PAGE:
Sorry, You didn't raise your hand, You thought I would just give it to you anyways. Sorry too late.
Oh, you're raising your hand now? And you think I will be forgiving and compassionate? Or maybe just practical.....
Well, it was a long day with only 1 Dr appointment. We met with Dr Moir of general surgery. He said he only had 2 things he wanted us to take home from the discussion- but I took notes and made lots of other connections he didn't guess I understood.
Anyways, Dr. Moir's job is to get to the area where Dr Raffle does the work. So they basically plan to give Ian a C section (says he will do this with out cutting any muscles), and push everything out of the way to Dr Raffle can get to the lower spinal cord and fluid sack. There is also a potential secondary incision going in the crease to the back side of the rectum.
Ian's official diagnosis is "neurogenic bowel", and what most of the long term care issues will be with the functioning of the bowels. For most of these issues we will be dealing with Dr Freese of GI. Removing the fluid sack, detethering the spinal cord, tightening the rectal muscles will all help with this process of gaining continence with his bowels. (the GIs will work with us on laxatives, bowel training and whatever else is needed)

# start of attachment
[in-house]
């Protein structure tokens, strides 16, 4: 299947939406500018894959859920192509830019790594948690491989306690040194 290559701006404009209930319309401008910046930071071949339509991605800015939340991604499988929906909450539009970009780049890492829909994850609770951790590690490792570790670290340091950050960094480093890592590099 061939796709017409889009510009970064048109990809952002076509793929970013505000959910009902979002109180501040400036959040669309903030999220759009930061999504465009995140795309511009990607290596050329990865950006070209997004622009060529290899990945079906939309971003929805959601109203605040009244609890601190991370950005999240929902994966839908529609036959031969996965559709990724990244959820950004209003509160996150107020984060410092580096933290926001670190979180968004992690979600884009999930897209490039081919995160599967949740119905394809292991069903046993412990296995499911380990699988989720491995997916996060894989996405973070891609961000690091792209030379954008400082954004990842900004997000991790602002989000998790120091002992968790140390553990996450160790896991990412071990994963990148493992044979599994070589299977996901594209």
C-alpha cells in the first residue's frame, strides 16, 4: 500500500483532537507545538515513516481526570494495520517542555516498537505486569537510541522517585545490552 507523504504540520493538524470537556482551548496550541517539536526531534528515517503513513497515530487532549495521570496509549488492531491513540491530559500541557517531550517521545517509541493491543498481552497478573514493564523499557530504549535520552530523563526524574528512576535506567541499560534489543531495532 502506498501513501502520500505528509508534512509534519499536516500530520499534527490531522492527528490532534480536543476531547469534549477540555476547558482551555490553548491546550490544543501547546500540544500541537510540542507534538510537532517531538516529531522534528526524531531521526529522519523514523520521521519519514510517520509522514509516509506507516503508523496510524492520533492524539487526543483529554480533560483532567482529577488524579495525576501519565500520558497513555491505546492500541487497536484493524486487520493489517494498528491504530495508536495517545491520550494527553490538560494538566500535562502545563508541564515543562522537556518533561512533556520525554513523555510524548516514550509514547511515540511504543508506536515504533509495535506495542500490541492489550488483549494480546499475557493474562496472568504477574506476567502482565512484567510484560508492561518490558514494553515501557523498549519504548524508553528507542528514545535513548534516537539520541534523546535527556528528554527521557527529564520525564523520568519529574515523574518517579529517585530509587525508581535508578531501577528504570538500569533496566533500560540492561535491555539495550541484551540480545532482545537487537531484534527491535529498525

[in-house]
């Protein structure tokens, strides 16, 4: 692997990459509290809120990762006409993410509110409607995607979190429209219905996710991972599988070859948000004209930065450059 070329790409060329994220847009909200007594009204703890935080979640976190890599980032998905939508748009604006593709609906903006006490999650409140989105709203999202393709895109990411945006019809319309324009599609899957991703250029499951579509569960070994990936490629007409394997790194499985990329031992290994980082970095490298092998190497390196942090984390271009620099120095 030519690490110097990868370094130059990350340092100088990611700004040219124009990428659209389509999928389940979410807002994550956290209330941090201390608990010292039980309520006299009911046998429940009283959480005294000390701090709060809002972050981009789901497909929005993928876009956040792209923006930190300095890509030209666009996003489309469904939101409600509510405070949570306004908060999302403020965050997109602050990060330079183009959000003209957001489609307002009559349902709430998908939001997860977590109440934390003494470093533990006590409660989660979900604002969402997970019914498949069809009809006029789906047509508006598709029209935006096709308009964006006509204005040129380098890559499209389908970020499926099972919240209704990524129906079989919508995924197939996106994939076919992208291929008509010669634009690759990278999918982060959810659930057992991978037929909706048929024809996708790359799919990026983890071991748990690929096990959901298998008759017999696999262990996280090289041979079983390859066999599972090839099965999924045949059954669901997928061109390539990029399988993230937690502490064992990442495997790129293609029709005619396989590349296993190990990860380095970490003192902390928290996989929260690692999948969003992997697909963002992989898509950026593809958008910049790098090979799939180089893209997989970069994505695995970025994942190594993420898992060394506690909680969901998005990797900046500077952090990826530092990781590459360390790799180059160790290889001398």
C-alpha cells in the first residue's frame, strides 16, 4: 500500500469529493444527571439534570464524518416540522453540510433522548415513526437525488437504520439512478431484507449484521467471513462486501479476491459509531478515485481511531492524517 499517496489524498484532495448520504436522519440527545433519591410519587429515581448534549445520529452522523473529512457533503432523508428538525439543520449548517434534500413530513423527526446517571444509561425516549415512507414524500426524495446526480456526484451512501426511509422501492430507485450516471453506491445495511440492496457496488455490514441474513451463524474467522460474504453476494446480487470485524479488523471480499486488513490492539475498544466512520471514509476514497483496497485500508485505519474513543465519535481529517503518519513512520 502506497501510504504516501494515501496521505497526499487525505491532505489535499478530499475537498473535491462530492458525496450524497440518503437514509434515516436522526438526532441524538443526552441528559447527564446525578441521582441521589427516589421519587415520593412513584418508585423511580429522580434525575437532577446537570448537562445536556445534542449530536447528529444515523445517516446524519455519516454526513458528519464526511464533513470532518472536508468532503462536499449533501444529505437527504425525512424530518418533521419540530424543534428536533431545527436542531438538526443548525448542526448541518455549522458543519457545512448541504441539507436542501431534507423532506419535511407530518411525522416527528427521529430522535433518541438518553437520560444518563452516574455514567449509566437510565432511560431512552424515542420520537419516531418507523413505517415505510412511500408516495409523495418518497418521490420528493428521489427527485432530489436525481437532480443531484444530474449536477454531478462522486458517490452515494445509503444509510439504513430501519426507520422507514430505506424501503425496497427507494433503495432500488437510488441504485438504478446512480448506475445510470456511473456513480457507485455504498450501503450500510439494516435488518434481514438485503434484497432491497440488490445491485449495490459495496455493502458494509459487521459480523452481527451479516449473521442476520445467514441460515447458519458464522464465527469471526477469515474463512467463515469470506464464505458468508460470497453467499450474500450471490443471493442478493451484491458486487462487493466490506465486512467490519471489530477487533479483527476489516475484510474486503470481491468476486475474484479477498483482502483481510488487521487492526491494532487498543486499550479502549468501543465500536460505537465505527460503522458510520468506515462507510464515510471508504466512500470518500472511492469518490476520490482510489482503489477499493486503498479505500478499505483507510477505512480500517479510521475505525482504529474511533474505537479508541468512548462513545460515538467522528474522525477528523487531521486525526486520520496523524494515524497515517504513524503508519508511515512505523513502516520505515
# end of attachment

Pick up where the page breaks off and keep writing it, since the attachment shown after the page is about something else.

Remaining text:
Meanwhile, before they open Ian's belly they want to have a list of everything that should be done at the time, so we are off to see more Drs. This time we are seeing Dr Hughsman of Urology. On April 3rd he will have urinary x-ray, renal ultrasound and a urodynamic study. Then on the 4th, we will be meeting with Dr Hughsman and then hopefully Dr Raffle and get a very clear understanding of how everything is functioning and what things should be done, and probably schedule surgery at that time.
Dr Moir says that most kids are mostly healed from this kind of surgery in 1 week, and that the vast majority of that week will be in the hospital.
Meanwhile, I have made sure to get contacts on every Doctor I am working with and am writing down lots of questions to ask. And I have secretaries in 3 divisions at the Mayo that have promised to help us anyway they can. I think Ian must charm them, of course the other option is that they feel sorry for us when we march all 4 beautiful boys around their waiting rooms and offices until things get done:)
While talking on the phone with another Doctor, Moir explained that they had a 4 year old boy with an "impressive case of internal myelomeningocele."
What is really increadable to me though, is how well he has and is doing with what his spinal cord looks like.